How To Buy First Bra
When you go to select a first bra, keep in mind you want something easy to put on, with a giving fit, and that is comfortable. I am partial to a training bra with no clips, clasps, strap adjusters or wires. Not only does this make things easier for your daughter, it also makes them super comfortable. Sports bras are sometimes used as training bras but they are not always the most comfortable option. When bra shopping for a new bra you want to make sure it will be a good fit so wearing a bra for the first time will be comfortable.
How To Measure For First Bra
Your child can be wearing her shirt when you take the measurement. To find the bra size, use a soft measuring tape, wrapping it around the biggest part of her bust. Don’t pull tight! The number of inches around her chest will help you select the correct size first bra in a brand sizing chart. Or if you are buying an OOMBRA the number of inches around her chest is the only information you need as the chest size will be the size you order. These are some of the best first bras because there is no need to worry about cup size. They make good first bras and they are good for older teenage girls as well. Making your first bra purchase through the mail may help alleviate any awkward feelings for you and your daughter.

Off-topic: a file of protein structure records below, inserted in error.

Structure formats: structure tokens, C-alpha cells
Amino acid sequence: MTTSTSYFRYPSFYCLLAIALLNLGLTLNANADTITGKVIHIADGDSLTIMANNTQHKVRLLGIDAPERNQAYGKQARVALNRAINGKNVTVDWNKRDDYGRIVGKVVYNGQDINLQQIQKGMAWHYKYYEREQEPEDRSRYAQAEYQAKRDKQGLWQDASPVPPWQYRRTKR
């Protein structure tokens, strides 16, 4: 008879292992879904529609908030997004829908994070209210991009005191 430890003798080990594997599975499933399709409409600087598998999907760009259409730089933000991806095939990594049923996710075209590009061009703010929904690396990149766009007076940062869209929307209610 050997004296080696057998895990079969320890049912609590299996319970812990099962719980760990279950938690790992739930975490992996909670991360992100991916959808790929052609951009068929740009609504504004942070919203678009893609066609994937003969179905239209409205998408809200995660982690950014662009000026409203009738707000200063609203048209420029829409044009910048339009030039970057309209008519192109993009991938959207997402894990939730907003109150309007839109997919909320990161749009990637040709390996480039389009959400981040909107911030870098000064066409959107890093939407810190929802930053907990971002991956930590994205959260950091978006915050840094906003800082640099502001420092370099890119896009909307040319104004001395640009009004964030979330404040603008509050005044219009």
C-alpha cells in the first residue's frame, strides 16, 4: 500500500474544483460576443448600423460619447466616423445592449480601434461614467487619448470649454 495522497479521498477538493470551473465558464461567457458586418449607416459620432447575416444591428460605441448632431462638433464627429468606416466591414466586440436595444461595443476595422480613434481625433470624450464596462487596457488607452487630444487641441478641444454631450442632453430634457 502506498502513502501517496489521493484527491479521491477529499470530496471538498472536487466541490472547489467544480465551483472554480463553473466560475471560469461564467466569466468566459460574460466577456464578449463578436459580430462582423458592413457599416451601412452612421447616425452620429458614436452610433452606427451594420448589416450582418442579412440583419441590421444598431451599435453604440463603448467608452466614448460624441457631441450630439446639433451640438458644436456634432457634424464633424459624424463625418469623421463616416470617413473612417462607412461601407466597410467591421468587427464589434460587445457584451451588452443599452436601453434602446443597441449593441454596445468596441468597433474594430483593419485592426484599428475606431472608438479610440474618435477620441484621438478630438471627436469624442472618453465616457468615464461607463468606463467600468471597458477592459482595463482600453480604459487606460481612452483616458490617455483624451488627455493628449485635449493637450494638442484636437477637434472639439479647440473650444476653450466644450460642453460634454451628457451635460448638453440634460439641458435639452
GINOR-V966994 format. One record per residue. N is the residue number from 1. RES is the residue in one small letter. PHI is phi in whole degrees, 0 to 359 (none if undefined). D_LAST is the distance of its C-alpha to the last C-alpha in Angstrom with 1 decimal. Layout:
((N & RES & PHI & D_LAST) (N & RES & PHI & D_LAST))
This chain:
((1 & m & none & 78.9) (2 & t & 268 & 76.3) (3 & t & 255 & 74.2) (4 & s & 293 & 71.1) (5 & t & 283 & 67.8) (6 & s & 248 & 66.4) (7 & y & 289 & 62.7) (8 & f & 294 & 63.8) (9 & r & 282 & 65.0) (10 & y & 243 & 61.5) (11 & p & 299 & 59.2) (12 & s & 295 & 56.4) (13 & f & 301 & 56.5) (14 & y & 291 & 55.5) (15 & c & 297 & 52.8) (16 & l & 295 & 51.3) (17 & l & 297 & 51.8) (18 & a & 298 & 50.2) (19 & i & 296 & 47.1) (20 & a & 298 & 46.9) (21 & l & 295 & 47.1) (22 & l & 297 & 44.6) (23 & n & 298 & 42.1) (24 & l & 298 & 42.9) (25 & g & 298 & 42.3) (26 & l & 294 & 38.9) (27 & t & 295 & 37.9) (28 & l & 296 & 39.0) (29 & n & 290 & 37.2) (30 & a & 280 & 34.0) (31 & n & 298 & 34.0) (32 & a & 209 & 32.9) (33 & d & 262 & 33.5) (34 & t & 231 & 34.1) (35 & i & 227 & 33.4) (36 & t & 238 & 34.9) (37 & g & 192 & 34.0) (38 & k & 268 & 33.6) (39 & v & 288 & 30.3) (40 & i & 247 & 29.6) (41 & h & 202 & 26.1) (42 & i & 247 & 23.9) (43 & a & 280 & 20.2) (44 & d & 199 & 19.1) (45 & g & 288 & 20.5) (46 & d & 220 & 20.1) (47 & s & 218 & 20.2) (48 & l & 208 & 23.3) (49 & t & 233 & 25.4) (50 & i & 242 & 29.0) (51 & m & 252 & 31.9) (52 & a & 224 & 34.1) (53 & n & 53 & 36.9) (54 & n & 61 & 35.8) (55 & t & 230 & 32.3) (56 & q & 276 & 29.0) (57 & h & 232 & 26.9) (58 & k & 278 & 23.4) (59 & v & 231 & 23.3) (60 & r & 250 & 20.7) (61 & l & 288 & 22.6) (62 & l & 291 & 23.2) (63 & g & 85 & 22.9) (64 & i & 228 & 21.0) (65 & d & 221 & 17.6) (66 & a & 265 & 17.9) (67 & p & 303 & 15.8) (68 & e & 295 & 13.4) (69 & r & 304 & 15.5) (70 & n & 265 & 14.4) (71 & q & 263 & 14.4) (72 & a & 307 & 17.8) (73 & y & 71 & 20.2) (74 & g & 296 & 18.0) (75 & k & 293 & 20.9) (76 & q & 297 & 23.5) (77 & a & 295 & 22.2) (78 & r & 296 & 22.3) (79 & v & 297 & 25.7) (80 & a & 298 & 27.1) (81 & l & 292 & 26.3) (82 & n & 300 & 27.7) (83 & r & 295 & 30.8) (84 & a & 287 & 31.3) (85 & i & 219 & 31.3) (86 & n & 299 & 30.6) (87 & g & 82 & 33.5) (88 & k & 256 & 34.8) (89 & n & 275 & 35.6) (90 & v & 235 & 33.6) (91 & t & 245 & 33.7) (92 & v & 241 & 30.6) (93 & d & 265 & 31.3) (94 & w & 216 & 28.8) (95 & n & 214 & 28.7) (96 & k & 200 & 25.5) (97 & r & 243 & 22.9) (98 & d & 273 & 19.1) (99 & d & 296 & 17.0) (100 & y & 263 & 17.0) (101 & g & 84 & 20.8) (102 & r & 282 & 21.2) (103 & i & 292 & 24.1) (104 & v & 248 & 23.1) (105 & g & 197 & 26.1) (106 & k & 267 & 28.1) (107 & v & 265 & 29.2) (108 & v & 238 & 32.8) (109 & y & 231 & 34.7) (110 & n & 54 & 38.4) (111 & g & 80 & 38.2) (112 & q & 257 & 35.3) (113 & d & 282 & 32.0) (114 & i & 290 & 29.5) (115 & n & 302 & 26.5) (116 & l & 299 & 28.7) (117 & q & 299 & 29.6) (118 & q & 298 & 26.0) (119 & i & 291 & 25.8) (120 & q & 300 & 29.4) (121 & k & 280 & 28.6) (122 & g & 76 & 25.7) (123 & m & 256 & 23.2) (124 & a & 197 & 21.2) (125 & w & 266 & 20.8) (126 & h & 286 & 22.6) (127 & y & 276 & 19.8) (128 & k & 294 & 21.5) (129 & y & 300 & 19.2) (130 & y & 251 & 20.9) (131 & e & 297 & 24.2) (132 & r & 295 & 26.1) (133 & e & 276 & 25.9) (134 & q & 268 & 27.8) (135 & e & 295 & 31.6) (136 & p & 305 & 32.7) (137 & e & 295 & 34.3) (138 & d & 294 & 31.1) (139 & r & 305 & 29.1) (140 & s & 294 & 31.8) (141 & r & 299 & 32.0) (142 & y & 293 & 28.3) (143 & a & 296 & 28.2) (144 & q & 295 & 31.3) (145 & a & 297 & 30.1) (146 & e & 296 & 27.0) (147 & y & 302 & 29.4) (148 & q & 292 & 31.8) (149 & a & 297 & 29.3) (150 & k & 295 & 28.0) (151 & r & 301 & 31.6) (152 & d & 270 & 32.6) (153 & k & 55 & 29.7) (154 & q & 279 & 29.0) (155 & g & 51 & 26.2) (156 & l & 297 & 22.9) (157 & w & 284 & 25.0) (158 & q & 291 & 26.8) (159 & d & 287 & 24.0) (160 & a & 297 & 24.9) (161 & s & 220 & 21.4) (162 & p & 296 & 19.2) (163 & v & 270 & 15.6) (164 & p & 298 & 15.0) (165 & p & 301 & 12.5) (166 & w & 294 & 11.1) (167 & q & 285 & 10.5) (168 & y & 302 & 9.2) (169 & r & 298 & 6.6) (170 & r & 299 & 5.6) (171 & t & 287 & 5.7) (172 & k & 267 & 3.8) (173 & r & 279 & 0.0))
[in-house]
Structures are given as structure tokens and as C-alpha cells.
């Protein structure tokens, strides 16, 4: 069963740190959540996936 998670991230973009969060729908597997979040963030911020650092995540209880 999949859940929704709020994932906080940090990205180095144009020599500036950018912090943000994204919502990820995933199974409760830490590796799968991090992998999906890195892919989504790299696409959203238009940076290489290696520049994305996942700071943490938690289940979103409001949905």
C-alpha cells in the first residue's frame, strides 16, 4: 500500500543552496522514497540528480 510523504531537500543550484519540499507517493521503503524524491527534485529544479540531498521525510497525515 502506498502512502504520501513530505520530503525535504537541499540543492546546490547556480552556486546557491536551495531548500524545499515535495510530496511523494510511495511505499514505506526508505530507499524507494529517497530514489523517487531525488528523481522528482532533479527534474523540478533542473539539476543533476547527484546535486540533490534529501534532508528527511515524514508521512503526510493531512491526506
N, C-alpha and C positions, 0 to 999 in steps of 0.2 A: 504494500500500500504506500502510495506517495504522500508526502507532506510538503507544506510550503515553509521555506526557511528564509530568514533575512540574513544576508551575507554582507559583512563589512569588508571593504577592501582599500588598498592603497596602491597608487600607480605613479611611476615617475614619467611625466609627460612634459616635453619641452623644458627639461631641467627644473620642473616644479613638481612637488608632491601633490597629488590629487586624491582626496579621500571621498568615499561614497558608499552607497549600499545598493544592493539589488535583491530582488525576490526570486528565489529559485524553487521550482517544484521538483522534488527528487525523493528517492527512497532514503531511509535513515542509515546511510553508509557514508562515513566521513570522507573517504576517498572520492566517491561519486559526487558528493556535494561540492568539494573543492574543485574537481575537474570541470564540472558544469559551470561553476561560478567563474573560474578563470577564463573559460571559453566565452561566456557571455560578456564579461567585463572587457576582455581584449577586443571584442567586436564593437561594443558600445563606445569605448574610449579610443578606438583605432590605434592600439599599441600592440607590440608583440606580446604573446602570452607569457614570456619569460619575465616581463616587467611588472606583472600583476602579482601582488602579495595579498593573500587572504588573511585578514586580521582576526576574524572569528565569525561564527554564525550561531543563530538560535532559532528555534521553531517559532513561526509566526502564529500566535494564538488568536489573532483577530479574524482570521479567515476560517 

Buying My Daughter Her First Bra
I bought my daughter her first bra as part of back to school shopping. My daughter started middle school in 5th grade and she didn’t really need it for function yet. However, I wanted her to be comfortable changing in gym class. I told her that I wanted to get her some bras so she would feel comfortable changing clothes in gym. I also explained that she should feel comfortable as she began to hit puberty and her body began to change. She was very receptive to the idea and said she wanted some bras. She added that her friends were starting to get them too. While there is no specific age when you need to start wearing a bra, this is kind of a standard time frame.
My daughter is 16 now but OOMBRA still makes great bras for her. They are super soft and completely reversible, made from a patented design that hugs without binding. The criss-cross design in the back makes for a perfect balance of snug and relaxed fit that makes her feel confident in her clothing.
I hope this article answers your questions about when should girls start wearing a training bra. I also hope it helps you tackle the first bra conversation with your daughter. It doesn’t have to be awkward. In fact, it is a great time to show your daughter that it is OK to talk with you about anything. You are there to help her get answers anytime she needs them! Do you encourage an open conversation about how she feels?